There’s a familiar story about the dinosaurs, and it goes something like this: About 65 million years ago, a giant asteroid hit the planet. All the dinosaurs died, and mammals, which were smaller and more adaptable, survived. They went on to inherit the Earth, branching out from early mousish forms into all the wonderful mammalian diversity we see today.
When you hold up that story against the available evidence though, it starts to get pretty leaky. A new study estimates that more than 90 percent of mammal species alive at the end of the Cretaceous were wiped out at the same time that most dinosaur species went extinct. That’s right — the dinosaurs didn’t go completely extinct. Some survived and evolved into the multitude of animals that today we call birds. When viewed from this perspective, the story of dinosaurs and the story of mammals start to look strangely similar.
The authors of this latest study, published in the Journal of Evolutionary Biology, improved upon earlier research by incorporating more data from more locations. The fossil record is inherently imperfect, and determining diversity during an extinction event is particularly challenging, since fossils will necessarily be more scarce.
If you limit your research geographically, you’re bound to miss out on species with narrow ranges that lived somewhere else. These species are also more likely to go extinct, since they are more rare and also less adapted to a variety of environments. For this reason, previous studies have tended to underestimate the overall mammalian extinction rate, the authors show. The fossil record is biased towards survivors because species that are numerous and widespread are both more likely to survive and more likely to show up in the fossil record.
For this study, the researchers merged existing datasets from 23 locations between southern Canada and New Mexico, comprising more than 8,000 specimens. They found that of 59 mammal species present in the data, all but four went extinct. That’s an extinction rate of 93 percent, and presumably, if the dataset were wider, that rate would go up.
The authors also found that mammals were surprisingly resilient — within 300,000 years of the asteroid impact, their diversity was twice what it had been at the end of the Cretaceous. In geological time, that’s really quick. “The success of mammals in the Paleocene seems to stem less from high rates of survival than from their ability to adapt to the aftermath,” the researchers write.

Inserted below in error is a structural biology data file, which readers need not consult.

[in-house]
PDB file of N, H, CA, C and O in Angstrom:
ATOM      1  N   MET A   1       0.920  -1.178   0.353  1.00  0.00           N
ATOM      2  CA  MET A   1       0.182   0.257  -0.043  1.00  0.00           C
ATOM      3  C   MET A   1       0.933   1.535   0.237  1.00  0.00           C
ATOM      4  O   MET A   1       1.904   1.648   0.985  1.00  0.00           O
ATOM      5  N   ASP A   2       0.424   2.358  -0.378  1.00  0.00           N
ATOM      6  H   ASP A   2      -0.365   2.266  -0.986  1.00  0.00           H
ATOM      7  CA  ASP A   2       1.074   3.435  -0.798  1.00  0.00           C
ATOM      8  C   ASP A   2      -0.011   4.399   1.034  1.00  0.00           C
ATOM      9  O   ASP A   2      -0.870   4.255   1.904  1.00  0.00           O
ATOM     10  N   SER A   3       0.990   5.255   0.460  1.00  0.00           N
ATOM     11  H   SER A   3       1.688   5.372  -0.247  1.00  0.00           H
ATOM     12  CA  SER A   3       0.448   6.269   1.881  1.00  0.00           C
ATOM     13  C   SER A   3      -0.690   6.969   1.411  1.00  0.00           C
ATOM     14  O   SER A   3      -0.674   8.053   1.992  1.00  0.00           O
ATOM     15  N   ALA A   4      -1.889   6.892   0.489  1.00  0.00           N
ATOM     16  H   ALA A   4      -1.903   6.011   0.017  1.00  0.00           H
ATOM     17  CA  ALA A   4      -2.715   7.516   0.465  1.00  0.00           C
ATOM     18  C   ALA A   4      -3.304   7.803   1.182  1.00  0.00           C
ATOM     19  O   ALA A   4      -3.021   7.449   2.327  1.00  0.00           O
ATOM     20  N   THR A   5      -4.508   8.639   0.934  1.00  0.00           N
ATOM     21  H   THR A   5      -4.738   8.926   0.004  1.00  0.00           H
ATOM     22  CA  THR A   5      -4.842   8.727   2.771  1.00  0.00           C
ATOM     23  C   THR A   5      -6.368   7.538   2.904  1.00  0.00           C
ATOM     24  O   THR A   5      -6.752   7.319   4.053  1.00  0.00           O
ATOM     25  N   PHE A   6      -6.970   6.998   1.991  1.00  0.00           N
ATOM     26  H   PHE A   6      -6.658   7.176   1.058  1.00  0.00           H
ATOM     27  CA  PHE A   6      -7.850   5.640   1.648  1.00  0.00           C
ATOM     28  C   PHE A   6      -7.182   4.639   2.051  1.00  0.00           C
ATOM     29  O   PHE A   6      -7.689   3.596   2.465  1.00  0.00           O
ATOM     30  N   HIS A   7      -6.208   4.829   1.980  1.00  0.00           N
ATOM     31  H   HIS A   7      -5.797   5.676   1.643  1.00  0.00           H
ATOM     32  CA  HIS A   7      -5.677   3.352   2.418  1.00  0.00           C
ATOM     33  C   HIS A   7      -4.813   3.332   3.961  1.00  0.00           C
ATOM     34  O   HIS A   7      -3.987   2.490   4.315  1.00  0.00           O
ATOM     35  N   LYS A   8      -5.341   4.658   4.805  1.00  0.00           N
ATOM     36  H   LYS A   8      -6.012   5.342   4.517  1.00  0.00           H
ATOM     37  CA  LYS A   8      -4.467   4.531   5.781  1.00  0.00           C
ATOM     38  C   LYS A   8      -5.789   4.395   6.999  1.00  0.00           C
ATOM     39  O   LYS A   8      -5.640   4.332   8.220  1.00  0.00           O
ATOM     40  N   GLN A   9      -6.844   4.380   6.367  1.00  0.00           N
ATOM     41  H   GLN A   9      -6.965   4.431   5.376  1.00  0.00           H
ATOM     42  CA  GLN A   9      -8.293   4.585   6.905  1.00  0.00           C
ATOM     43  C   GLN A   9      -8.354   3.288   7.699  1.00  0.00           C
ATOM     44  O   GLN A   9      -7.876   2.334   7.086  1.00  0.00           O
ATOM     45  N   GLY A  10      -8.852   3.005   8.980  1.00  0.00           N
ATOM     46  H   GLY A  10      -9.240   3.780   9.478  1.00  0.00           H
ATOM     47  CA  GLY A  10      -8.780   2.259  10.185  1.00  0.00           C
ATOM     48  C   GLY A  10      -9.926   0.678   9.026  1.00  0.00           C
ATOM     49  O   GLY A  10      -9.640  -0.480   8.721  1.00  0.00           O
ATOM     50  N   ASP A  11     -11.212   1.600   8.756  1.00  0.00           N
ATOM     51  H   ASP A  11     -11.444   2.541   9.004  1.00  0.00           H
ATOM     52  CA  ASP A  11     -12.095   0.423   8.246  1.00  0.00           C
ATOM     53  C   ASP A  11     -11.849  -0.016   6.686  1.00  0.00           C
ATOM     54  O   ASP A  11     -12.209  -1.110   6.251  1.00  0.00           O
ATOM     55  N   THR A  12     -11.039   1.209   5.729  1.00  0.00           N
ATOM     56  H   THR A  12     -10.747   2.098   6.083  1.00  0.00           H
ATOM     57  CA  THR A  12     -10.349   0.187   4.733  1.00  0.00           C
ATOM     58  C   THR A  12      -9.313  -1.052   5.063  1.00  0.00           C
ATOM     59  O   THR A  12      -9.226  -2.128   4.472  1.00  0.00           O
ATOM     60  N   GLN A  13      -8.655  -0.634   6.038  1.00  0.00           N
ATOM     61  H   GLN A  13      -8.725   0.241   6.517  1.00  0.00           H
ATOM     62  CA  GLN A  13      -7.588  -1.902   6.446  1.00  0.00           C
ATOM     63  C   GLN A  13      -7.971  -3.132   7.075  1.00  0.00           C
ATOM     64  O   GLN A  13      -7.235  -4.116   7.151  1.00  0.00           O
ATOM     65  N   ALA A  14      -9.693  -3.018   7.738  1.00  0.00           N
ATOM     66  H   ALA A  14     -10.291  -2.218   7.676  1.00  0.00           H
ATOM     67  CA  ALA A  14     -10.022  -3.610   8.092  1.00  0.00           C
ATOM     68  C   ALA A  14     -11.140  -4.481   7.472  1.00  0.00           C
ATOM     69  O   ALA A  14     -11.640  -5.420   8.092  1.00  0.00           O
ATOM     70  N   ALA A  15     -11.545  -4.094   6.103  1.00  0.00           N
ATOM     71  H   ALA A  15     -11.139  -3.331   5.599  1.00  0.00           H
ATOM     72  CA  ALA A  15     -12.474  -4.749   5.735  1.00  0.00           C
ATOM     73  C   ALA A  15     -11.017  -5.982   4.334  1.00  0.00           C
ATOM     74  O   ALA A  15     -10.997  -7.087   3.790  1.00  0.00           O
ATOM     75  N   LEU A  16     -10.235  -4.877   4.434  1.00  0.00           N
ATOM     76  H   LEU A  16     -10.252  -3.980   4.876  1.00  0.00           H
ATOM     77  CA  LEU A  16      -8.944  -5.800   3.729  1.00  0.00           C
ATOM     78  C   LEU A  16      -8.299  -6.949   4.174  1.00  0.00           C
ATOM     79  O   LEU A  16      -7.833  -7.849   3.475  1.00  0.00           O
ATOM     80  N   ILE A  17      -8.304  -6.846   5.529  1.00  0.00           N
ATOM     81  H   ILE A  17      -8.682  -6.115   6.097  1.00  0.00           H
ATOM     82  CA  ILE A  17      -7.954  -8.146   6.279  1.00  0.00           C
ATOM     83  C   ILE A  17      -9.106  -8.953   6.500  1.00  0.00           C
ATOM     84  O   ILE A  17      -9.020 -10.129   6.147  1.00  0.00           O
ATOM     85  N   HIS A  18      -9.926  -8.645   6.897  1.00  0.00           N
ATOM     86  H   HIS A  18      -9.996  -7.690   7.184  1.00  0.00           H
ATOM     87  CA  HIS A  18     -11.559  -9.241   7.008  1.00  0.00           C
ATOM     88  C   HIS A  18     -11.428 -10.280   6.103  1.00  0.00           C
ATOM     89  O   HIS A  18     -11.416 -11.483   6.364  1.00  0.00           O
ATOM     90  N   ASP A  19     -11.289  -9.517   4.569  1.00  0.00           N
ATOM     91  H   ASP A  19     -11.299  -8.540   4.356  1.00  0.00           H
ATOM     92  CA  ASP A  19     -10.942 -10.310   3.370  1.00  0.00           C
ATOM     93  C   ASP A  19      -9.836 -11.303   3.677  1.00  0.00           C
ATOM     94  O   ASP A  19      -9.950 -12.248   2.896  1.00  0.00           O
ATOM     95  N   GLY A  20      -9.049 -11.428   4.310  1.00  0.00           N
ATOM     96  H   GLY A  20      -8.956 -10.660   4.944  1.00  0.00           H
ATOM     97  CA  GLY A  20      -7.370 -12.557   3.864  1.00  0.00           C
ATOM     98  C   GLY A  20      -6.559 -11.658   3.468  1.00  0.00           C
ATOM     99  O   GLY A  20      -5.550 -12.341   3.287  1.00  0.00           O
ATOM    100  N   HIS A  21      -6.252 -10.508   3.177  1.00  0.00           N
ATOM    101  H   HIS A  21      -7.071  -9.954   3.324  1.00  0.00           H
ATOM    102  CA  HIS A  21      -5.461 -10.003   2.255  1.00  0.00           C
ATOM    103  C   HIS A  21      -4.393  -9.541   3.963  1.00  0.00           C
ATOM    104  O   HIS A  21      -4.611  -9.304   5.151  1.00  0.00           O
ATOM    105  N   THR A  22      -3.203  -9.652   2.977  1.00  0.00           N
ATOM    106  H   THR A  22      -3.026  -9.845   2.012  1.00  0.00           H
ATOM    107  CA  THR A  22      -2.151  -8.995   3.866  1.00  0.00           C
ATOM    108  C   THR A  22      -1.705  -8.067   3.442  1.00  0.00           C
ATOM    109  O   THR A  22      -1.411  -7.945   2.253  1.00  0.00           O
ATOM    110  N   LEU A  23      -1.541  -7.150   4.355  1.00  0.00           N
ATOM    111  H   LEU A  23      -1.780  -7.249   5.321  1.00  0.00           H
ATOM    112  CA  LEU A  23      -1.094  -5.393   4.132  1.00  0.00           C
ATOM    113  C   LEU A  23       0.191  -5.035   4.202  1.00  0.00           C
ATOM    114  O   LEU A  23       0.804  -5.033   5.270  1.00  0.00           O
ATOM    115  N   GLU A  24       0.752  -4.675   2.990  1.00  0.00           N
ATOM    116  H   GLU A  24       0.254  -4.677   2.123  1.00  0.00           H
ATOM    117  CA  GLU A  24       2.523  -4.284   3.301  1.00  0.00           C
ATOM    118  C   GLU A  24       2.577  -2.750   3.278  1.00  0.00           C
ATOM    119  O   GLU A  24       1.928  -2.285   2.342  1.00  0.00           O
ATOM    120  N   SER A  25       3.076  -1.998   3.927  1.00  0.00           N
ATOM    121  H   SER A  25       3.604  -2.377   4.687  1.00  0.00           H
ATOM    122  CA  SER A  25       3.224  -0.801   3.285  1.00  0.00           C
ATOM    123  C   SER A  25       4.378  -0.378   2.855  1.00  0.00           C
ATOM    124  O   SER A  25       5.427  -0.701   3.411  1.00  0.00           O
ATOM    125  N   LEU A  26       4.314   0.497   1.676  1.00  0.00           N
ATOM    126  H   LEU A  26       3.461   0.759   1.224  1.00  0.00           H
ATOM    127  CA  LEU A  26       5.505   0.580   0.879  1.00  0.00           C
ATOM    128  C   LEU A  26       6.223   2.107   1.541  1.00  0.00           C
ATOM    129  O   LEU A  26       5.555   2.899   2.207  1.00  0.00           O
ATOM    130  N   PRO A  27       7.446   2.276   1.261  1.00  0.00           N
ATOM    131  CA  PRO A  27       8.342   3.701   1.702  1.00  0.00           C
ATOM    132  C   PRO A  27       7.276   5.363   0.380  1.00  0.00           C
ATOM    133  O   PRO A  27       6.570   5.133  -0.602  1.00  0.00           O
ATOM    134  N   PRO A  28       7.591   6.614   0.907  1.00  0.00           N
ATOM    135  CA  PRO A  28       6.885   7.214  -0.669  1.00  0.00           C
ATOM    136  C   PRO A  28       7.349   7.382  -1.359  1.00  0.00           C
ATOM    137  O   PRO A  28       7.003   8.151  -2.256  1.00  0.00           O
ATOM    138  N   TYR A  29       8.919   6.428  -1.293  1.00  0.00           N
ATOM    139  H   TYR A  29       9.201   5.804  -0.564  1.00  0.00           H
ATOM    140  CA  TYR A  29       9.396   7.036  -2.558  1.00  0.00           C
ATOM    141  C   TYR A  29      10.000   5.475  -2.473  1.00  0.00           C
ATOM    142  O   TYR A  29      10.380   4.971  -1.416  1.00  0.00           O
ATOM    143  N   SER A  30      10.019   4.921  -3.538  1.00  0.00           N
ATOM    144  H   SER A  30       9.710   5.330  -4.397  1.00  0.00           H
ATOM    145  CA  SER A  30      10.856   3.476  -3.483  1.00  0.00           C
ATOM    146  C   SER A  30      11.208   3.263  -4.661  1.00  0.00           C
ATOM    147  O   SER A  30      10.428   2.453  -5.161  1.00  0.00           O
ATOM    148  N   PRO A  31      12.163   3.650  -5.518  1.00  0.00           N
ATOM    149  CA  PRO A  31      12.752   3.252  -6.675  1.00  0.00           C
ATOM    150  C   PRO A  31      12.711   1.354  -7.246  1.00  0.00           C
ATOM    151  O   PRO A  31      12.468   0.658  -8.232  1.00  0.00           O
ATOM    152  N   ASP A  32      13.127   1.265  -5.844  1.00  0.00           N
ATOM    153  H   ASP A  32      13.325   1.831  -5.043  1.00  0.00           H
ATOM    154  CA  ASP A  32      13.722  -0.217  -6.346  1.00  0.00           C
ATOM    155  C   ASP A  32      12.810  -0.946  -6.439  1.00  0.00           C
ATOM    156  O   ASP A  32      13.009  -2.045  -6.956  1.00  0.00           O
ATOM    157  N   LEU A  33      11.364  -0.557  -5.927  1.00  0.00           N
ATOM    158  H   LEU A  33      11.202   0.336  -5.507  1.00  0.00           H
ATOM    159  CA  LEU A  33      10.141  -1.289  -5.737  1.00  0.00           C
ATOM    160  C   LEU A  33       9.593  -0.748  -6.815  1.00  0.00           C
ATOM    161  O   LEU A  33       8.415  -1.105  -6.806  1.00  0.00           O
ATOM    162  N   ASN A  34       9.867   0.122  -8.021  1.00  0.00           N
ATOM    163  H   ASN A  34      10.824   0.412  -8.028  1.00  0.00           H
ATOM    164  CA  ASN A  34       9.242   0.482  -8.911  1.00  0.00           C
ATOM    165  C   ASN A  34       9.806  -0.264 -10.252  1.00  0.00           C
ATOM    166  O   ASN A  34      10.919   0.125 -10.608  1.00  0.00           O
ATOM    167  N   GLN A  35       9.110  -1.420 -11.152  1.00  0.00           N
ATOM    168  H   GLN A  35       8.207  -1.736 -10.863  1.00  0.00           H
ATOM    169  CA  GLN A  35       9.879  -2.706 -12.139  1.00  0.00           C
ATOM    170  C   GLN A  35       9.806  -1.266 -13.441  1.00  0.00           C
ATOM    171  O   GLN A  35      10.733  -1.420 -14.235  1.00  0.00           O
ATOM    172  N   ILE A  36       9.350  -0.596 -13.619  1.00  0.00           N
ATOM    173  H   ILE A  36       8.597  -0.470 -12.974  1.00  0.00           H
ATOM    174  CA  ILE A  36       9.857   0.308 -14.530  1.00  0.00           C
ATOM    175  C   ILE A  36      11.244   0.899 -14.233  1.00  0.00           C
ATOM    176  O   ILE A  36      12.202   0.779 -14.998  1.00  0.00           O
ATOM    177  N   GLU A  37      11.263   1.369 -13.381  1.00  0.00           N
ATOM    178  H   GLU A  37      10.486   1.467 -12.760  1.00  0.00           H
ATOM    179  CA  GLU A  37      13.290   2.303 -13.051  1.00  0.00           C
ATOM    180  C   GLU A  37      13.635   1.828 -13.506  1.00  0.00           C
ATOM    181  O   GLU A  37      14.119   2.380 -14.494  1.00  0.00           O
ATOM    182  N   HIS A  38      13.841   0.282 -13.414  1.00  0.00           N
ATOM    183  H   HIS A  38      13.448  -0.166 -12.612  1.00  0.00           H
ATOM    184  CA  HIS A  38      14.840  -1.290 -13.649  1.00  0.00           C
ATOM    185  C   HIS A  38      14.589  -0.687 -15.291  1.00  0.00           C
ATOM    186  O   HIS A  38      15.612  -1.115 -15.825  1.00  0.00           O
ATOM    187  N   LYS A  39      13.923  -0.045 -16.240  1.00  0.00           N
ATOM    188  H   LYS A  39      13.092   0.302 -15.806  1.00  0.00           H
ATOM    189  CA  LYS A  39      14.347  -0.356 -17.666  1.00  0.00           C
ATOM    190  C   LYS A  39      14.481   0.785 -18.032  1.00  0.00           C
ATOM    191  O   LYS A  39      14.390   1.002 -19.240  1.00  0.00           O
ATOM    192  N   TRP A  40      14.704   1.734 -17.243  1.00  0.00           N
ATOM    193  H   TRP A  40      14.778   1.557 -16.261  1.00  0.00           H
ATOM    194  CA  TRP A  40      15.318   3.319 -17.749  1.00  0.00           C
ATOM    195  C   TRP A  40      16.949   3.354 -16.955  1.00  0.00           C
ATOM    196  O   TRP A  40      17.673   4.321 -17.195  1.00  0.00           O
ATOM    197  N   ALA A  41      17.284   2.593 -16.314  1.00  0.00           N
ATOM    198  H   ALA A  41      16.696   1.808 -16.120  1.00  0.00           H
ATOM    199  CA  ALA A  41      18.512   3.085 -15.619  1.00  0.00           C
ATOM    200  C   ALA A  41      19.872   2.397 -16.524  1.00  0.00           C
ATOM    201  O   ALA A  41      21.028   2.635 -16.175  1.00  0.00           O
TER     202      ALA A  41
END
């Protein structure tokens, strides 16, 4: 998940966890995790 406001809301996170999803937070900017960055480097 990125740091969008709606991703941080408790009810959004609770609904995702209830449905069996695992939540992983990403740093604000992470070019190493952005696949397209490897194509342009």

So, survival was uncommon, but those survivors were well equipped to go out and inherit the Earth, evolving over millions of years into species as different as blue whales and bats. Compare that to lizards, turtles, and crocodiles — these animals survived the Cretaceous-Paleogene (K-Pg) extinction event in much greater numbers than the mammals or the dinosaurs. But unlike mammals and avian dinosaurs, they did not go on to take on strange new forms and ecological niches in the years following — they look basically the same today as they did a hundred million years ago.
There was a definite power shift that came with the K-Pg extinction. Before, the dinosaurs were the rulers of the planet, the largest and most diverse group. Mammals were there, but they tended to stay small and out of the dinosaurs’ way. In the Paleogene, the opposite became true. Mammals got bigger, and ruled the land, while the remaining dinosaurs took to the skies.
But both mammals and dinosaurs, on balance, did extraordinarily well in the post-asteroid world. There are about 5,000 known mammal species and about 10,000 known dinosaur (bird) species alive today. Mammals might vary more in size, shape, and biology, but birds are pretty awesome, too.